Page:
The most successful published authors out there tend to stick to one genre.
If you look at people like James Patterson (thrillers), Dean Koontz (supernatural thrillers), Nicholas Sparks (romance), Stephen King (horror) and George R.R Martin (fantasy), you’ll see that the genre in which these writer become successful is the one that continues to define them, and as a result, they rarely stray from the conventions of that genre. There’s a reason for this.
Writing novels for mass consumption is in many ways like turning your business into a franchise. Walk into any McDonald’s or Starbucks and you’ll be treated to the same atmosphere, menu, and aesthetic scheme that you encountered the last time you entered one of these stores. Authors do something similar when they produce novels in the same genre; after a few books, readers know what to expect and they continue to buy the author’s books in hopes of experiencing the same thrill. A good “genre” author gives them that thrill again and again just as a good franchise offers the same quality of taste and experience customers have come to expect regardless of the store’s physical location.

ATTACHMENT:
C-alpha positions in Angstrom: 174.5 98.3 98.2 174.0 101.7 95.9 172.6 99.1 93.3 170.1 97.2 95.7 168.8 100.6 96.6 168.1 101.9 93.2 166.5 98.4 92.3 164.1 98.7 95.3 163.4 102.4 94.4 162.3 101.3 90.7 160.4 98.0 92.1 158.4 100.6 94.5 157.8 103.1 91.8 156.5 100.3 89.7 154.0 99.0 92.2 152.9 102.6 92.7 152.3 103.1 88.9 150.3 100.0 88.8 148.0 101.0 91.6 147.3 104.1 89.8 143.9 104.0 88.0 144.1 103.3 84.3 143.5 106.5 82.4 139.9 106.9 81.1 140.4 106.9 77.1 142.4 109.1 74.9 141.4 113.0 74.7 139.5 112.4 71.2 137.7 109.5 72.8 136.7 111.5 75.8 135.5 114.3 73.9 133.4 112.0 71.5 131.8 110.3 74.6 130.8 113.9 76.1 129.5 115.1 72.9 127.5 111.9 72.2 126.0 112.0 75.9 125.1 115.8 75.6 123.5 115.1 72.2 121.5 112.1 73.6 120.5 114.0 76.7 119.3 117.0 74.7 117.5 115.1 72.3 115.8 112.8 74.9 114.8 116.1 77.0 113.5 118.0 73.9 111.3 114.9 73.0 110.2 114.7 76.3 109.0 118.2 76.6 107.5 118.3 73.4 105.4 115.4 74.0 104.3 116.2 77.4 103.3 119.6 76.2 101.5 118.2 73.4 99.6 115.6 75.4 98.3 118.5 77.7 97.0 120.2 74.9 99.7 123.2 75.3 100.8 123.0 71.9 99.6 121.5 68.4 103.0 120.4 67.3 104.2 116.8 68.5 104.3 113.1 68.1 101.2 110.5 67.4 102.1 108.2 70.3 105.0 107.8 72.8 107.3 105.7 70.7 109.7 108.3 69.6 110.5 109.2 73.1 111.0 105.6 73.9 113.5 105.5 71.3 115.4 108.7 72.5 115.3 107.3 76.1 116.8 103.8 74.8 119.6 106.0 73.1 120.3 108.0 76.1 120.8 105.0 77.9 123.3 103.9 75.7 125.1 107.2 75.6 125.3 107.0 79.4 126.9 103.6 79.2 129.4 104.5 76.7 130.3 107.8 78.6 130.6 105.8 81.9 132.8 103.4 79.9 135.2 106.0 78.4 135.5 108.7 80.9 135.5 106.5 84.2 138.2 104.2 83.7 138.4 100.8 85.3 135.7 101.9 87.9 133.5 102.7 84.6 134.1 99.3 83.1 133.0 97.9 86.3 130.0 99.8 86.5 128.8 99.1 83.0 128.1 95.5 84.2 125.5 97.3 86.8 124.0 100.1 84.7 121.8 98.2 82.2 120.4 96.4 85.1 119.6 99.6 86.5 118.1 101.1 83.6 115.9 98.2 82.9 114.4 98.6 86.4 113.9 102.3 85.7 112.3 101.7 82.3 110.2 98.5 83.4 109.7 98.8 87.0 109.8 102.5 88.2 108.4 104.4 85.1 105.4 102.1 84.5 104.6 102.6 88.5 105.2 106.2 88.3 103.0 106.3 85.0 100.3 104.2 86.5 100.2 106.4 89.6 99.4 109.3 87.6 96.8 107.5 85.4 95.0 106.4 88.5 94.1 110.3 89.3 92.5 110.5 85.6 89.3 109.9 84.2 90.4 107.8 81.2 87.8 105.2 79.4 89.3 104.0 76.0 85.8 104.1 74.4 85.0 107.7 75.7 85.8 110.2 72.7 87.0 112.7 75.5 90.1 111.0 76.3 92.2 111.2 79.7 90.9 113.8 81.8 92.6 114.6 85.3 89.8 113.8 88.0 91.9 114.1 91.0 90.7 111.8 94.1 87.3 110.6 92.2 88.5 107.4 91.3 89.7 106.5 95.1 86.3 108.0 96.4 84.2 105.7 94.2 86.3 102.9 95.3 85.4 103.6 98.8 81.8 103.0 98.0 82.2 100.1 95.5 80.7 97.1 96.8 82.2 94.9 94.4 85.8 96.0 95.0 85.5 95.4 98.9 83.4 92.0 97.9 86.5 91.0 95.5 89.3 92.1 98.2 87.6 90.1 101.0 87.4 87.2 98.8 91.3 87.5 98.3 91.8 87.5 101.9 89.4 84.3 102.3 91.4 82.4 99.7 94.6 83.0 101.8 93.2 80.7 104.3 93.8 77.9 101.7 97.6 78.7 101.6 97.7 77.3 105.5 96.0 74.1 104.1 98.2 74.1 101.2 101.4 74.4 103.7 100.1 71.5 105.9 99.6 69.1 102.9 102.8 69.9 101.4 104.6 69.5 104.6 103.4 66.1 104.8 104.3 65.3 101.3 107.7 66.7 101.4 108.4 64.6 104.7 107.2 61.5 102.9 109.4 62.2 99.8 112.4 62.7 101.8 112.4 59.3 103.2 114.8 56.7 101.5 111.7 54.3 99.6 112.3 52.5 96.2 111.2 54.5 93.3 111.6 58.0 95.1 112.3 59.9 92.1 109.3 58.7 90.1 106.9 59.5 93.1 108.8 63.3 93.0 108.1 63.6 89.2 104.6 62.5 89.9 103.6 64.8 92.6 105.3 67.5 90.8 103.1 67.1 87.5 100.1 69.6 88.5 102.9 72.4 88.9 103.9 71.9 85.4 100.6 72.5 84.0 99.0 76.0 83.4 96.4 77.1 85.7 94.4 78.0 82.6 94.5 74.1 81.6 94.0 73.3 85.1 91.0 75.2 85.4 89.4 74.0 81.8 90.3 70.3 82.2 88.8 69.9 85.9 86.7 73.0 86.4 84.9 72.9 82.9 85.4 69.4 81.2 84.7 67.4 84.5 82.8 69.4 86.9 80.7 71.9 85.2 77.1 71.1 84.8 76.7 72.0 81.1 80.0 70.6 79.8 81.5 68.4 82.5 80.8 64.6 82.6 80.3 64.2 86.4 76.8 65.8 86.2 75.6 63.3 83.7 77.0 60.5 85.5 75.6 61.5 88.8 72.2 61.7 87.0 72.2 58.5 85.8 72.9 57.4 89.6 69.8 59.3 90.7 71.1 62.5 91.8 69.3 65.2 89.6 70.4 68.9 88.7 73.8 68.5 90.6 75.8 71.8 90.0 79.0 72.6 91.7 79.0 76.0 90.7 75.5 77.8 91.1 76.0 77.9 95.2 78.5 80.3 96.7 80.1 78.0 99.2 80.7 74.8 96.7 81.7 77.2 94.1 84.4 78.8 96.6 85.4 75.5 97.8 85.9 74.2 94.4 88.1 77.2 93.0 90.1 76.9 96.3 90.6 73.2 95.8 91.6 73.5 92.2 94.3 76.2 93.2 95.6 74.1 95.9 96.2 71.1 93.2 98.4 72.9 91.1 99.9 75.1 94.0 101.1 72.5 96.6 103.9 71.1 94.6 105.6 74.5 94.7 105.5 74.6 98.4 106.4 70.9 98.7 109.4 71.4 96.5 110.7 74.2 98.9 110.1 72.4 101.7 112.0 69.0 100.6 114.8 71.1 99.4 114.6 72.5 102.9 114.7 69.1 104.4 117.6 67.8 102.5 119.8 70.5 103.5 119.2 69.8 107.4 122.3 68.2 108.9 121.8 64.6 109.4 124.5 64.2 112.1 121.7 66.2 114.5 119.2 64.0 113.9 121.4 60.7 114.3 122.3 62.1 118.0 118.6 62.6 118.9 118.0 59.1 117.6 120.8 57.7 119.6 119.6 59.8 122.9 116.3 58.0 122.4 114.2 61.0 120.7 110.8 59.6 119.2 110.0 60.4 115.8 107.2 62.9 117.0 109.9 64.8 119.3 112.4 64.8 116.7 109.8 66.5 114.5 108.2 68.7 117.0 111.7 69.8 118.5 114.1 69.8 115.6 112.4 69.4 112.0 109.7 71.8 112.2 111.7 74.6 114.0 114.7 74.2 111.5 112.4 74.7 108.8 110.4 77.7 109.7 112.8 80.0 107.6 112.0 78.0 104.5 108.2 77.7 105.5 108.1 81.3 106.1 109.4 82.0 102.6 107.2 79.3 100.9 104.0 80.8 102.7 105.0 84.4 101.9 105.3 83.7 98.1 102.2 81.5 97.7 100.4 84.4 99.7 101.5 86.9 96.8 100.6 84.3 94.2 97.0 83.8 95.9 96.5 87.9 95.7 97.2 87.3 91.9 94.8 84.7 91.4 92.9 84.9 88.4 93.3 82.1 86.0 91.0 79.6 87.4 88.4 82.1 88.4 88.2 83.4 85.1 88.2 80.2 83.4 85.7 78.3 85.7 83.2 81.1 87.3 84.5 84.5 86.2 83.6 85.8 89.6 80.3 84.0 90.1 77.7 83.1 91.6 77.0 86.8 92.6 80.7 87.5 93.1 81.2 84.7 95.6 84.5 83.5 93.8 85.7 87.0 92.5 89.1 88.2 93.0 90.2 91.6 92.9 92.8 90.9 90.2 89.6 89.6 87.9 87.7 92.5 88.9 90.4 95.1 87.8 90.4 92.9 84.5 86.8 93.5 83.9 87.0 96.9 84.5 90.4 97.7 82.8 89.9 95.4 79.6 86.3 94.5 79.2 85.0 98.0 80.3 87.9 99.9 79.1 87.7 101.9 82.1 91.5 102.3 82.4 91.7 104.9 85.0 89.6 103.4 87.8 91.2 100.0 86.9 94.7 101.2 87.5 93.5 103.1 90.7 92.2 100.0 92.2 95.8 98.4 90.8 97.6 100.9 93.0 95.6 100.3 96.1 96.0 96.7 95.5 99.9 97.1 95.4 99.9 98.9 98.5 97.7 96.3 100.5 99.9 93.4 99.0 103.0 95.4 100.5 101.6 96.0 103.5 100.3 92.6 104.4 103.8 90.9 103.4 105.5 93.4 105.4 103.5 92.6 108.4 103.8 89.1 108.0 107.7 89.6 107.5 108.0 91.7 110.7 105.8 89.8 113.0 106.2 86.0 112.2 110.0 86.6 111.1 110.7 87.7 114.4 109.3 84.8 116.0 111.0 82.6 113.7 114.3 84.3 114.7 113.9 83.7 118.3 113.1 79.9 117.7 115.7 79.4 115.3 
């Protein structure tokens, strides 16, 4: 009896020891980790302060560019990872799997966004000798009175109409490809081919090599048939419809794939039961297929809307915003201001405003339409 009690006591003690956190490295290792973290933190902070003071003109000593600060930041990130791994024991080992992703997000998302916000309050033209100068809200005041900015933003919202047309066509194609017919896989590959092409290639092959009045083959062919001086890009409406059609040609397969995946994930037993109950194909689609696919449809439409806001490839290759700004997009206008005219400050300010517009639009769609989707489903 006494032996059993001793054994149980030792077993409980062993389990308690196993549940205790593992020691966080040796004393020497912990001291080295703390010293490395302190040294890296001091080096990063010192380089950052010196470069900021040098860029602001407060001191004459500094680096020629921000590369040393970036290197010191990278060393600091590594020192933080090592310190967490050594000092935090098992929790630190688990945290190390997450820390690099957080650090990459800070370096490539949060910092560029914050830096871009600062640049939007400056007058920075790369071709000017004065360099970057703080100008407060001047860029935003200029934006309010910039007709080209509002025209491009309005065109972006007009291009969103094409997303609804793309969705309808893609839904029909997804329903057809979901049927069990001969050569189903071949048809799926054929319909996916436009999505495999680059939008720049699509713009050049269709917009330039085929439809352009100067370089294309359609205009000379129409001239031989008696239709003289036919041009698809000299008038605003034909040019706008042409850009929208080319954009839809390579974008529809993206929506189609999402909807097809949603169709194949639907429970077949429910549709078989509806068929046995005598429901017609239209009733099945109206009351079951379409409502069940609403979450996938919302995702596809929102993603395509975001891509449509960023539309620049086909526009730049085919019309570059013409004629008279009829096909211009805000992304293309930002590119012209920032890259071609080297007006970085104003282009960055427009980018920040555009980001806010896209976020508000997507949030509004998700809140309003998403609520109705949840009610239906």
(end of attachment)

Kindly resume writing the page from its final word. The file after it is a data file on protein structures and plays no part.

Because they’re a pretty safe bet for readers, genre authors sell thousands, if not millions, more copies of their books than “literary” novelists who choose to structure each novel according to a different theme or method. When a literary writer chooses to structure her latest novel around the exploration of narcissism in daily suburban life, most people won’t know what to expect story-wise and therefore won’t always take the risk or pay the money to find out. But literary authors also enjoy a special level of prestige and acclaim that can make their path worthwhile, regardless of the hit they take financially.
Ultimately, successful authors–whether their success is financial or critical–tend to stick to the field/genre they’ve chosen. And that’s usually a good thing. It lets them grow better over time and lets you, the reader, feel comfortable buying anything they write as long as you’ve already enjoyed their work in the past.
But regardless of whether you write literary or genre fiction, there’s one mistake all authors should avoid: it’s the mistake of only reading books in your genre. (more…)